11 Myths About High-Speed SerDes Design for ADAS

Designing boards for automotive driver-assist systems with SerDes chipsets has prompted a number of myths and misconceptions. This article looks to debunk those fallacies.

By Ankur Verma & Cole Macias, Texas Instruments

Multiple sensors, such as high-resolution cameras, radar, LiDAR, etc., can be used for obstacle detection, ultimately helping car manufacturers reach Level 5 autonomous operation. Sometimes only cameras are used as the primary sensor for autonomous operation in order to save costs and simplify scale/implementation.

Powerful machine-learning algorithms like convolutional neural networks (CNNs) are leveraged to help recognize various objects such as cars, obstacles, lanes, traffic lights, etc., based on the sensor data.  These algorithms require as much information as possible about the scene, which drives the need for higher megapixel cameras. The “raw” image data captured by these miniature camera modules is transferred at very high speeds (10 Gb+/s) to a centralized electronic control unit (ECU) or image signal processor (ISP). Serializer/deserializer (SerDes) technology is at the heart of this high-speed transmission.

A lot of standardization is going on in terms of the interface to enable off-the-shelf camera solutions. FPD-Link III chipsets support camera use over serial links for advanced driver-assist systems (ADAS) in the automotive industry.1 In this article, we will walk you through the 11 myths that typically arise when designing the “camera-serializer/deserializer-ECU/ISP” link. These 11 myths will help you address system challenges often associated with ADAS serial links in order to get them to an optimal performance level.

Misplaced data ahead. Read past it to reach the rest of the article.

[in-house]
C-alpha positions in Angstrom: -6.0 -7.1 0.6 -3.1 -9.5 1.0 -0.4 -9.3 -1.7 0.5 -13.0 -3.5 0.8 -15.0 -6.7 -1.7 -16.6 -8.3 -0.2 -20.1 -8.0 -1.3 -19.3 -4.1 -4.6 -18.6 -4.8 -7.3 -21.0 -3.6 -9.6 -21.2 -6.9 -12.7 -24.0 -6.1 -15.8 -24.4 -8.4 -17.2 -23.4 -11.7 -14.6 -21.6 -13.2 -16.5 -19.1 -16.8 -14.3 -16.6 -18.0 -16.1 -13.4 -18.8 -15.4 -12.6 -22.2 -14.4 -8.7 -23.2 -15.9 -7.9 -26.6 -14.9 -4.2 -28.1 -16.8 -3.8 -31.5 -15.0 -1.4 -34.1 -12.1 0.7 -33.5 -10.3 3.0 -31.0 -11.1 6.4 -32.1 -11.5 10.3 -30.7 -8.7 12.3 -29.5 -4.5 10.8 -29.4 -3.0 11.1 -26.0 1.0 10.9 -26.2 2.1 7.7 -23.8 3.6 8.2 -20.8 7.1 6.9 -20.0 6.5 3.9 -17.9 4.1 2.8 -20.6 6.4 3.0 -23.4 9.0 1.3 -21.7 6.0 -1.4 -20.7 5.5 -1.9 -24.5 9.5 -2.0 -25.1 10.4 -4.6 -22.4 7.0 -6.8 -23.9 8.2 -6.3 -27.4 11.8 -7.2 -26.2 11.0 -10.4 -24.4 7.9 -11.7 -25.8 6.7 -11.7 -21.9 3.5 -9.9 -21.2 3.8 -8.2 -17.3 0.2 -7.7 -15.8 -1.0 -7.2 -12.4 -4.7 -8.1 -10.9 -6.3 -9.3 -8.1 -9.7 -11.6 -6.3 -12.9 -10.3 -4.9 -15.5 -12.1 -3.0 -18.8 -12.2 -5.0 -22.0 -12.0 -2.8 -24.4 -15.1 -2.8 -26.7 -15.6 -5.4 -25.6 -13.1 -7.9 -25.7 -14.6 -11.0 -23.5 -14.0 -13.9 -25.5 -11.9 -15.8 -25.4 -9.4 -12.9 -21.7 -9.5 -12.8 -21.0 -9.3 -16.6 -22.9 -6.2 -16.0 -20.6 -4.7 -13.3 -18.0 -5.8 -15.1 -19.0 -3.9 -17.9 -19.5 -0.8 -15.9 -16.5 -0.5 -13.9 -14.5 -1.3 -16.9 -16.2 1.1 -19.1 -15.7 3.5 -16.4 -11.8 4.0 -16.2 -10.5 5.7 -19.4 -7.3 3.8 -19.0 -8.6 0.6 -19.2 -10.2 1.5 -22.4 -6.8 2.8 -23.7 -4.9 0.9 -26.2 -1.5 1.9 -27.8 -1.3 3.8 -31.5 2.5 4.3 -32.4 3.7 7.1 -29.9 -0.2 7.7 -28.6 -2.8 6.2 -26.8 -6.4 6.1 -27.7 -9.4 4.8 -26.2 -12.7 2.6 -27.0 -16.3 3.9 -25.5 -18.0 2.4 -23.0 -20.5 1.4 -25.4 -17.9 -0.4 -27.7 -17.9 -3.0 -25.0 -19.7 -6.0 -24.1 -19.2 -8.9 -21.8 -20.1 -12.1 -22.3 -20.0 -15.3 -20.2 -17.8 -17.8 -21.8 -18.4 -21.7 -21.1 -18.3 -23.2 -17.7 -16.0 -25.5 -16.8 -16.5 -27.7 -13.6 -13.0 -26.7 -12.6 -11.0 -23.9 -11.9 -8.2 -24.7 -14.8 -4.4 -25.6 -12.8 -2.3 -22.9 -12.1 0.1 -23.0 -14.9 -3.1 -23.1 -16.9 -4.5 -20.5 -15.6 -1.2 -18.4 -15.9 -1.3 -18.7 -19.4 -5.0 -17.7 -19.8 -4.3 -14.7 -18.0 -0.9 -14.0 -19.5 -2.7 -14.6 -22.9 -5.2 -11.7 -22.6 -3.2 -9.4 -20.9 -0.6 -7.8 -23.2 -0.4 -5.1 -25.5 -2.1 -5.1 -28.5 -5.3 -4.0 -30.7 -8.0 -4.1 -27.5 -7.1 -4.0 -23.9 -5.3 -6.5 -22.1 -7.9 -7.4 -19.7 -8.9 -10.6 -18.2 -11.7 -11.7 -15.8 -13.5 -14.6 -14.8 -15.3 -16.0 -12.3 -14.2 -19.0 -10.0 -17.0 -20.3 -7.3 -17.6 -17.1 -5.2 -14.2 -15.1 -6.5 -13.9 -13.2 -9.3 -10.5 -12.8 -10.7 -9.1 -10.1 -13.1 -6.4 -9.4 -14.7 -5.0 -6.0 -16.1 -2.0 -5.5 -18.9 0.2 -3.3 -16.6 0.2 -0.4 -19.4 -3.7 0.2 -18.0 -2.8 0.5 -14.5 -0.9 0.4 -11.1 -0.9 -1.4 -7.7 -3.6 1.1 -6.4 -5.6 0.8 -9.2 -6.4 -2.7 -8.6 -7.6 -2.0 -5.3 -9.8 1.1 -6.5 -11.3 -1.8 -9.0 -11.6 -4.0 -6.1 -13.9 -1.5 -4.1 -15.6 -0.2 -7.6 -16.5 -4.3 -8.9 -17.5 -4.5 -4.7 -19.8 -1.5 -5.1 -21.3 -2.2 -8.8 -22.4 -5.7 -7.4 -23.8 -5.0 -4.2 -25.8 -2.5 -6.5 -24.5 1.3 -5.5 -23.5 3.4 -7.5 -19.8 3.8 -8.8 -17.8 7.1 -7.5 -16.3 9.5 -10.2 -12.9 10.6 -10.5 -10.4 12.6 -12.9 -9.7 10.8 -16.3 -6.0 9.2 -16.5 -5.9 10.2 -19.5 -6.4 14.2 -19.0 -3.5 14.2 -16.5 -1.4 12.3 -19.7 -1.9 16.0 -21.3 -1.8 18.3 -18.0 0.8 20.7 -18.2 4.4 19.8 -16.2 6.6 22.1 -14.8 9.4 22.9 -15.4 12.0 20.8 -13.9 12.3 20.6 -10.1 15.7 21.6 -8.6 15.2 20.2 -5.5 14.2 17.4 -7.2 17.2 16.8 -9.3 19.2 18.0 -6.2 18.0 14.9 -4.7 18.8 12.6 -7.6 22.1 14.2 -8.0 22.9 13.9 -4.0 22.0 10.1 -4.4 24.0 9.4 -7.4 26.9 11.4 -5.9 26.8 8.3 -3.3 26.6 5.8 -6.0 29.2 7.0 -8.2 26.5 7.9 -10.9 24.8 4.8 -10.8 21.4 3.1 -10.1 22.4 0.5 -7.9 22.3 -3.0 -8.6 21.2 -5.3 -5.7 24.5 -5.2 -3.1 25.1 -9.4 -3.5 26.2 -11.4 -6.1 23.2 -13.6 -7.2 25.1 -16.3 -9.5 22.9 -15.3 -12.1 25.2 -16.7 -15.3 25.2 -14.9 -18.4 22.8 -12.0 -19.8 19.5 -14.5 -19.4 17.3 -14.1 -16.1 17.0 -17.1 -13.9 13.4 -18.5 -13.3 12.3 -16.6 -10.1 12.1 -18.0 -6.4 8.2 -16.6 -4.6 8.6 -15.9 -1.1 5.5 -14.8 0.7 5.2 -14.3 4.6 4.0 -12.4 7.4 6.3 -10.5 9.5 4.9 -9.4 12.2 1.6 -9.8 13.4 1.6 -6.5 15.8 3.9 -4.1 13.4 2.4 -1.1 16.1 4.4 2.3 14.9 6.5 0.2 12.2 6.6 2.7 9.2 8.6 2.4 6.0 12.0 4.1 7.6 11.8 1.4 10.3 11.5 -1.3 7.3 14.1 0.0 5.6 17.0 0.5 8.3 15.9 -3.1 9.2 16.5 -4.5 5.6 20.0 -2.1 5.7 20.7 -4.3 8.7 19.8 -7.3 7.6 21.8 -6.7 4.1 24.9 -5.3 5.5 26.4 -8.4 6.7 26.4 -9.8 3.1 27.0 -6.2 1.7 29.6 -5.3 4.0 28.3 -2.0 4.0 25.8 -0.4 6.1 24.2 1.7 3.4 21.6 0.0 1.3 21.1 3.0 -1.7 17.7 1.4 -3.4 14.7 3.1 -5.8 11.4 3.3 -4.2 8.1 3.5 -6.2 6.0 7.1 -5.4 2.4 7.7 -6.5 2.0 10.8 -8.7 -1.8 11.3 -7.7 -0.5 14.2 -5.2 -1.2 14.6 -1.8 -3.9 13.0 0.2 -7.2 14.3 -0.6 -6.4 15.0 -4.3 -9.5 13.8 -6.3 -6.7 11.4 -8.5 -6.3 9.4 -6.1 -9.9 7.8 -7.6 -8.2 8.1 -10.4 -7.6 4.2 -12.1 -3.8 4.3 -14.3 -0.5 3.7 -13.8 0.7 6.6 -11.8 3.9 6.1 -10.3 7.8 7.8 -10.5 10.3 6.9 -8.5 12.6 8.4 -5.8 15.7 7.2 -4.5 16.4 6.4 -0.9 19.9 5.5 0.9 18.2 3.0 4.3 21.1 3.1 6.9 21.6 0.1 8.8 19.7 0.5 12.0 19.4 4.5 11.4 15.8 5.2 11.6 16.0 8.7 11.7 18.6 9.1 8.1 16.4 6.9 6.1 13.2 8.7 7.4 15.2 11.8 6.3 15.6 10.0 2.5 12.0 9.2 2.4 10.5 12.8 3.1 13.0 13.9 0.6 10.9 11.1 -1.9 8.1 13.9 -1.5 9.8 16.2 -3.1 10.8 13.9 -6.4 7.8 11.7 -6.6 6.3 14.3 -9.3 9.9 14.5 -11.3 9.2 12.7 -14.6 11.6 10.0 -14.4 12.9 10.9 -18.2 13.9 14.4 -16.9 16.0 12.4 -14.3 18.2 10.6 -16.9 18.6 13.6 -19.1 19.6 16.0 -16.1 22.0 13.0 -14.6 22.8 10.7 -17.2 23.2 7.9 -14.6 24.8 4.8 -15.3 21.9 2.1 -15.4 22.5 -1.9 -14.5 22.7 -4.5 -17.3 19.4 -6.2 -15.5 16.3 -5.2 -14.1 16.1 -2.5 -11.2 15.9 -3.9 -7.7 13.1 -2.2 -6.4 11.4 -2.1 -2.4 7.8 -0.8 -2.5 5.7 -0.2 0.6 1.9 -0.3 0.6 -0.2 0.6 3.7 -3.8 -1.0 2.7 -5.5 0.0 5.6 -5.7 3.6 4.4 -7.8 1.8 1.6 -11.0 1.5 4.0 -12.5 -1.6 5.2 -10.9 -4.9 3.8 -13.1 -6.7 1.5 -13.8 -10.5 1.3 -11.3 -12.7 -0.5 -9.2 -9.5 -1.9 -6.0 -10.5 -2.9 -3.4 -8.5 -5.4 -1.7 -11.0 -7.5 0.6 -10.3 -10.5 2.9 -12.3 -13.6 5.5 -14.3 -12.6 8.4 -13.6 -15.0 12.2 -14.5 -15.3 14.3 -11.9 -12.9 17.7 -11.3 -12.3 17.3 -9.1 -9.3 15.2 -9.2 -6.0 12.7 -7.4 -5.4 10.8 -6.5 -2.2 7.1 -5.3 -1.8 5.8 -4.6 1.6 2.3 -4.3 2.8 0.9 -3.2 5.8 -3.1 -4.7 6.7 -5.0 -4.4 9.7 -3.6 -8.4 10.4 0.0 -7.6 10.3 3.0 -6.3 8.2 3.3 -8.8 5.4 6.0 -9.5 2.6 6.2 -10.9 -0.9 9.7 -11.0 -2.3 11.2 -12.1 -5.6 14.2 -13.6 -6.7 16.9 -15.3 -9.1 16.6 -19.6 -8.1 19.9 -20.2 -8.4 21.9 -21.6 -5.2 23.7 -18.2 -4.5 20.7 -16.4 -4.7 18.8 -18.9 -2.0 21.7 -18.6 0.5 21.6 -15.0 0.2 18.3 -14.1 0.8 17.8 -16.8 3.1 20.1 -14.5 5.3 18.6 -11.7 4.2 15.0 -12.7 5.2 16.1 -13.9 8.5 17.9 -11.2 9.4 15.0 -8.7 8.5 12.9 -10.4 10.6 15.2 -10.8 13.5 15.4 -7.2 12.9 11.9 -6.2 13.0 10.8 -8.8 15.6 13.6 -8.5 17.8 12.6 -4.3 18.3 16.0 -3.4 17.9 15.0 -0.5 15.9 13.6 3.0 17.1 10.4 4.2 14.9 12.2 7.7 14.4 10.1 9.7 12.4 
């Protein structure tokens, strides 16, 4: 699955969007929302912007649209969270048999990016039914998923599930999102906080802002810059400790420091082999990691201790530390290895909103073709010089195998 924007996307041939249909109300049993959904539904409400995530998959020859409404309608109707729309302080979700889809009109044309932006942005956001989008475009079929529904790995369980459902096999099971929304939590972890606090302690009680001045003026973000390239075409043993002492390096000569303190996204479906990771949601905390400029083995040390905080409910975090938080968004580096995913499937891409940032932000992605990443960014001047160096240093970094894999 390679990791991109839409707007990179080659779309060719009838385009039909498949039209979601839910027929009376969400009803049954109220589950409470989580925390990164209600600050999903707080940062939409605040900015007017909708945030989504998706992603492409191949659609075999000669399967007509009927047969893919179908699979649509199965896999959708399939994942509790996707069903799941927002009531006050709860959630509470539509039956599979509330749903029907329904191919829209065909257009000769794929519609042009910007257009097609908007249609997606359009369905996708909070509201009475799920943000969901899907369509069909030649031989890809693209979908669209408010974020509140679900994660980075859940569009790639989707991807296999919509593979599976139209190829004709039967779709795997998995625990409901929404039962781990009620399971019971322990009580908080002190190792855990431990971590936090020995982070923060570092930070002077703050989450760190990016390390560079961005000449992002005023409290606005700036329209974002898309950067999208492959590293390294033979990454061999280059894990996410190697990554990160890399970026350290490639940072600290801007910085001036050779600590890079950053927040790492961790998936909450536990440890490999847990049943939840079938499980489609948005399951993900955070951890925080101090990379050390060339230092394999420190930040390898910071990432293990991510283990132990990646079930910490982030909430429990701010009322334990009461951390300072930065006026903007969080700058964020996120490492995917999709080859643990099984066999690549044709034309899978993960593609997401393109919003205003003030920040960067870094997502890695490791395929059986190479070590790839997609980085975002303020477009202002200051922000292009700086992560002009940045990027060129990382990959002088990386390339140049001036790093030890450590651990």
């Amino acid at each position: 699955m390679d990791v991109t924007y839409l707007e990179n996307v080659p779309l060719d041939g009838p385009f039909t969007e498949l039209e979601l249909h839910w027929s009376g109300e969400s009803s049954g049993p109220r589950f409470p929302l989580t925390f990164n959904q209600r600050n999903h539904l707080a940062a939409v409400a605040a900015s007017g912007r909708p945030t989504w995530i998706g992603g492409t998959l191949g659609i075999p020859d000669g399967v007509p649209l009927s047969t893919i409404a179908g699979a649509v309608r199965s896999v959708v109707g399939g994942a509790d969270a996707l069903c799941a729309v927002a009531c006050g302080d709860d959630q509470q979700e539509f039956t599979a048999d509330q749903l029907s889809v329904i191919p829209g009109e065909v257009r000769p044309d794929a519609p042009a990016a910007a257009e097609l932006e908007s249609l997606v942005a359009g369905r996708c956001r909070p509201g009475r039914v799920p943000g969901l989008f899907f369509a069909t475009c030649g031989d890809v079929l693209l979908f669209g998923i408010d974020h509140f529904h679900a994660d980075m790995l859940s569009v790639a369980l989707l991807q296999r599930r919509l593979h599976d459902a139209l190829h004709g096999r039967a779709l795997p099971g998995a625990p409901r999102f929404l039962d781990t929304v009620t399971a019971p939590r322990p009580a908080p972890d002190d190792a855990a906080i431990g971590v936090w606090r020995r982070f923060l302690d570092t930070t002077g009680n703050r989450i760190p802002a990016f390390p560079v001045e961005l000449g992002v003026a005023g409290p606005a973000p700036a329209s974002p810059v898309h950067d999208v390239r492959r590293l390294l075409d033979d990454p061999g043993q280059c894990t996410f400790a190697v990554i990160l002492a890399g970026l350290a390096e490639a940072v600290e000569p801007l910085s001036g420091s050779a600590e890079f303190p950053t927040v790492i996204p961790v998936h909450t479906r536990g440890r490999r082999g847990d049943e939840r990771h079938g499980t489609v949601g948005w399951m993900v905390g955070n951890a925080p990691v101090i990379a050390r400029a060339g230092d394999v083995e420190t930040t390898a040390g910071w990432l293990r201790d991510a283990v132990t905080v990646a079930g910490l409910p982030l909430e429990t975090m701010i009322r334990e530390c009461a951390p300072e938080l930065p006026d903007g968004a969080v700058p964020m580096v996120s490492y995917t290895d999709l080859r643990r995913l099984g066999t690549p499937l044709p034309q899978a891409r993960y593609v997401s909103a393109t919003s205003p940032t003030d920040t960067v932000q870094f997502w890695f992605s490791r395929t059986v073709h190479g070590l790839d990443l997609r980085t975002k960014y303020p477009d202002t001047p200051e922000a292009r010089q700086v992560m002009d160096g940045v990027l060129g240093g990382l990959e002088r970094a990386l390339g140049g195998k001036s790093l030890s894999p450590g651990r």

Figure 1

Figure 1: Higher megapixel cameras in the car drive the need for higher data throughput over serial interface (FC = front camera, CMS = camera monitor system, DMS = driver monitor system, SVS = surround-view system).

Figure 1 shows different camera systems that use FPD-Link III serializer and deserializer chipsets. The “raw” information from the camera is serialized with the help of a serializer, transmitted over coaxial cable, and then deserialized at the receiver end (Fig. 2).

Figure 2

Figure 2: “Healthy” links have been designed between the sensor (camera/radar/LiDAR) and image signal processor (ISP) or ECU.

The raw data from the camera drives the need for higher data throughputs. A key advantage of higher-speed “raw data” instead of “camera data + processor” transmission is that it allows the image processing to happen outside the camera rather than on the centralized ECU processor side. That helps minimize camera size/heat/power dissipation (a critical factor as more and more cameras are incorporated into a car).

A cable carries the serialized high-speed raw-data signal, low-speed bidirectional control signal, and dc power for the miniature sensor module. Shielded coaxial cable is typically used because it’s cheaper (less copper!) and improves vehicle efficiency (lighter weight!). The cabling and the harnesses involved make up the third heaviest and costliest component in a car, right behind the chassis and engine1).